All of these activities are designed to help people get to know each other naturally while they are enjoying an activity together. It takes the pressure off needing to think of something to say while introducing themselves. All of the participants know they are in recovery but getting together to have fun reminds them that they are much more than their addiction.

It may have been a long time since they have been able to just have fun. Some recovering addicts have forgotten how to do this, which is really unfortunate.

Take a Course

People in recovery are not limited to spending time with fellow addicts when they are looking to meet new friends. It’s important to expand one’s social circle to include others as well. There are a number of interest courses for adults offered across the country.

If cost is a factor, look into courses offered through local municipalities. Ask whether subsidies are available. Public libraries and community centers may host courses at little or no cost.

Choose any type of course you’re interested in. The fellow participants will already either have some knowledge about the topic or at least be interested in learning about it. Baking, gardening, painting, flower arranging, soap making, line dancing, guitar playing, tai chi, yoga and computer classes are all possibilities.

Volunteer

Find an organization that needs help and volunteer some time. There are many types of tasks that can be performed by unpaid workers, and the organizations would be more than happy to have an extra pair of hands. Whatever the skills that someone in recovery has to offer, there is an organization that can put them to good use.

For example, the local animal shelter can use help from volunteers to feed animals and clean cages. Dogs need to be taken for walks. They may also need help from volunteers in the office or greeting potential pet parents.

Local museums often have openings for volunteers to lead tours or welcome guests. This is an excellent way to meet other staffers and members of the public as well.

Special events may need volunteers for various duties. For people in recovery, it’s important to choose ones which are appropriate — for example, skip any events which are sponsored by alcohol companies or where beer or liquor will be served.

Community clean-up days are another opportunity to get out and meet other people while helping the community. The more someone gets involved in these types of events, the easier it will become to talk to other people and get to know them.

Spend Time with Family

Spending time with family can lead to meeting new friends, since family members can often provide introductions to their friends and neighbors. If a friendship doesn’t blossom, visiting family and getting to know people within their circle of acquaintances is good practice for finding friends in recovery.

Some Final Tips for Developing a Strong Sober Support Group

When looking for sober support in recovery, you should put an effort into finding the right type of truly supportive friends. Long-term recovery is possible with the right kind of support.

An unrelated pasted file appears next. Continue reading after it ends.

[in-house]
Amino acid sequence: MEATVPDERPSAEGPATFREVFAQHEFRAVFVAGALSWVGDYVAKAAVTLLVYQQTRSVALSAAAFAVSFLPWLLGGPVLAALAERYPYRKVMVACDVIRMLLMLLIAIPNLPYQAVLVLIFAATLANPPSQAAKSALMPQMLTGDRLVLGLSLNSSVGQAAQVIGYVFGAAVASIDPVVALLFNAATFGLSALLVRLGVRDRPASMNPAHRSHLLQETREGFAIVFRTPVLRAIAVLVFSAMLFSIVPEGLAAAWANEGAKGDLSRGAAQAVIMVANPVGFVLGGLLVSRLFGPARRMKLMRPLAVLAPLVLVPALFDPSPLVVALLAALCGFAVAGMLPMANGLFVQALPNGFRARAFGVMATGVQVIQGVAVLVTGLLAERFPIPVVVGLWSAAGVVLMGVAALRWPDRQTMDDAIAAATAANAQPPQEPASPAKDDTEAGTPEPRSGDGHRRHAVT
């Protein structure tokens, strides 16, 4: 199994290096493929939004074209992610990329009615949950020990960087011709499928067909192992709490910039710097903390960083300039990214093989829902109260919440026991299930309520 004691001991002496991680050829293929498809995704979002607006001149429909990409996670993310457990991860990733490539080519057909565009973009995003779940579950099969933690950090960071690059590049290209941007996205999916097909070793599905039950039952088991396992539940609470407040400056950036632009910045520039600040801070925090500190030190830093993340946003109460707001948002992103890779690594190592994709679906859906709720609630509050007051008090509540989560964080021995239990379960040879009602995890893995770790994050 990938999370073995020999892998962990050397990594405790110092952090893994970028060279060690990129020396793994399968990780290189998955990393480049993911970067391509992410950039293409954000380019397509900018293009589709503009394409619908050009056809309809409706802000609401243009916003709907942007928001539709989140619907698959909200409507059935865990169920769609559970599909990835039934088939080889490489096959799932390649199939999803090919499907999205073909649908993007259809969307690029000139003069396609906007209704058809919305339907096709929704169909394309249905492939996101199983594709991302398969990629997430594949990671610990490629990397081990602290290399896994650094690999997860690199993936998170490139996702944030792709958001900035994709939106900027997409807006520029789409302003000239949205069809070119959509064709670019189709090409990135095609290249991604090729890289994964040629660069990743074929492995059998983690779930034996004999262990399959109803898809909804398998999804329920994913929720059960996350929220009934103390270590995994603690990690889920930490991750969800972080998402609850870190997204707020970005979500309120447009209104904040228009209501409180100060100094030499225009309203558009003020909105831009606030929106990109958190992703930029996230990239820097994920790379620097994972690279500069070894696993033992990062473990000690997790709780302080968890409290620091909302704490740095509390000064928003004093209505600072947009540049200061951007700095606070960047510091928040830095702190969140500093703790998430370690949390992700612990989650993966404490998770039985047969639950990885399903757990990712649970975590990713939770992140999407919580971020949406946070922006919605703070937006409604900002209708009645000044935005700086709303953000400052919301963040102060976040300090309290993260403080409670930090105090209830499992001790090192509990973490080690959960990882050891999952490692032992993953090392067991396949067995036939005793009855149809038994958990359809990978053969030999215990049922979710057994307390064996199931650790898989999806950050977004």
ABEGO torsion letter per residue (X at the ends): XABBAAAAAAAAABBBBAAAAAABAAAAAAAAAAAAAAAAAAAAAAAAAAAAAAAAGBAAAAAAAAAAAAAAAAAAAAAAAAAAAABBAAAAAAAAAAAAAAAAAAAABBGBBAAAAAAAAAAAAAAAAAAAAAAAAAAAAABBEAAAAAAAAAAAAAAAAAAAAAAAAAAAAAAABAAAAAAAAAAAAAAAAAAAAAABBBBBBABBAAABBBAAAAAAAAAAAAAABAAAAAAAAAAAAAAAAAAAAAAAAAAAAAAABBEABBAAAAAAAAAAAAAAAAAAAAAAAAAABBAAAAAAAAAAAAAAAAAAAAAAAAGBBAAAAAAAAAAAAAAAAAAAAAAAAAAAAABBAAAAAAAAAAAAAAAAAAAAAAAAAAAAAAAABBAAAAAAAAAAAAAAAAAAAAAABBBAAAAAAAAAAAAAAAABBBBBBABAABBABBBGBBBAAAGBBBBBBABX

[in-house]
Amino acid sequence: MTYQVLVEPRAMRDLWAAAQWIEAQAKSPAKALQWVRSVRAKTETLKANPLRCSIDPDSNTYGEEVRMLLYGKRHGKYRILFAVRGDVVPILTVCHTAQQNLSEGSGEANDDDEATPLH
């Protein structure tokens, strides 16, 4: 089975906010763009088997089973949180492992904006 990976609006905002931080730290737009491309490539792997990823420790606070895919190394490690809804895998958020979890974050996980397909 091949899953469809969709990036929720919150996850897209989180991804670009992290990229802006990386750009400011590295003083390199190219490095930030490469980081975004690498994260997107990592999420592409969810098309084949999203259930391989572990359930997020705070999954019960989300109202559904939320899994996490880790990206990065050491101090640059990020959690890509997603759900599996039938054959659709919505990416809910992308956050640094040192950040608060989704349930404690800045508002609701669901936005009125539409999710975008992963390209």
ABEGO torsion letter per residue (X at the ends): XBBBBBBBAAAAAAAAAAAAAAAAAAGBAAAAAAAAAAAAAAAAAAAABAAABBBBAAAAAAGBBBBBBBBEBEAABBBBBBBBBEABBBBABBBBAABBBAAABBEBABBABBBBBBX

Ask For Help When Feeling Vulnerable

Family members and old friends can be sources of help, but may not always know exactly what to say to provide support. Look to a therapist, a social worker, a physician or a member of the clergy for assistance as well. Often, trained listeners can provide a different type of support than well-meaning friends or family members can, especially to someone who is in crisis. They can play a role similar to that of the members of a 12-step group, since neither listeners nor 12-step group members are personally involved in the situation.

Trusted co-workers can also form part of a sober support group. It’s possible to meet people on the job and develop friendships that extend past the work day. A supervisor or human resources manager may be someone to speak to confidentially and a source of support as well.

Continue with Follow-up Care After Rehab

This may include attending group therapy sessions or meeting with a counselor on an individual basis. Someone in the follow-up stage may start off on a particular schedule and over time need to attend sessions less often. A regular connection to a counselor is essential, especially in the early stages of recovery after rehab.

Focus on the Qualities of Being a Good Friend to Attract Good Friends

Being polite and approachable is a good start. Not everyone will respond in kind, for various reasons. It’s all right to be somewhat choosy, too: Friendship is not supposed to be a door that people fling wide open to let just anyone in.

Don’t Try to Muddy the Waters with Romance — at Least for a While

In the rush to get back to having a “normal” life again, you might be tempted to start looking for friends and someone to date at the same time. It’s best to hold off on thinking about dating anyone until recovery is no longer something new. Wait at least 12 months before adding that element into the mix.

Juggling a new relationship (which is stressful — often in a good way, but still stressful nonetheless), trying to make new friends and adjusting to a new, sober lifestyle could be too many changes at once. Something may have to give, and it should not be the newfound sobriety. Keep the focus on staying sober, because that has to be your first priority – developing a sober support system and keeping it working well. Romance and relationships will find their place in due course.

Do you or a loved one need help for addiction? Call 12 Keys Rehab today.